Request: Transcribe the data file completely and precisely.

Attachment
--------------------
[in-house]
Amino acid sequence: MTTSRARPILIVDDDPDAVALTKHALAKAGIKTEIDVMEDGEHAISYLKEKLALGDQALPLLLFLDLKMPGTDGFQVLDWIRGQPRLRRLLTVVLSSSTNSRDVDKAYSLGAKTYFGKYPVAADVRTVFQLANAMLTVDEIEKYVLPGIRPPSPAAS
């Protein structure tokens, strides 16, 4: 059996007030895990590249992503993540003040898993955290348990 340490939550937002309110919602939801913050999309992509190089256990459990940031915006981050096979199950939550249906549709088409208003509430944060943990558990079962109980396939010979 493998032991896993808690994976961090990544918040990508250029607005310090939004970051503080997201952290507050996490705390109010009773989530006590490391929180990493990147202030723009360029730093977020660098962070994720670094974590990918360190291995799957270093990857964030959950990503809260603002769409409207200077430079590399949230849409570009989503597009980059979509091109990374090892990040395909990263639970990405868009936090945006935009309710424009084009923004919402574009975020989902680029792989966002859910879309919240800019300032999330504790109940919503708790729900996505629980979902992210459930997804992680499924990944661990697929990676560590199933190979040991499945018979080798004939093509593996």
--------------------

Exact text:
[in-house]
Amino acid sequence: MTTSRARPILIVDDDPDAVALTKHALAKAGIKTEIDVMEDGEHAISYLKEKLALGDQALPLLLFLDLKMPGTDGFQVLDWIRGQPRLRRLLTVVLSSSTNSRDVDKAYSLGAKTYFGKYPVAADVRTVFQLANAMLTVDEIEKYVLPGIRPPSPAAS
């Protein structure tokens, strides 16, 4: 059996007030895990590249992503993540003040898993955290348990 340490939550937002309110919602939801913050999309992509190089256990459990940031915006981050096979199950939550249906549709088409208003509430944060943990558990079962109980396939010979 493998032991896993808690994976961090990544918040990508250029607005310090939004970051503080997201952290507050996490705390109010009773989530006590490391929180990493990147202030723009360029730093977020660098962070994720670094974590990918360190291995799957270093990857964030959950990503809260603002769409409207200077430079590399949230849409570009989503597009980059979509091109990374090892990040395909990263639970990405868009936090945006935009309710424009084009923004919402574009975020989902680029792989966002859910879309919240800019300032999330504790109940919503708790729900996505629980979902992210459930997804992680499924990944661990697929990676560590199933190979040991499945018979080798004939093509593996």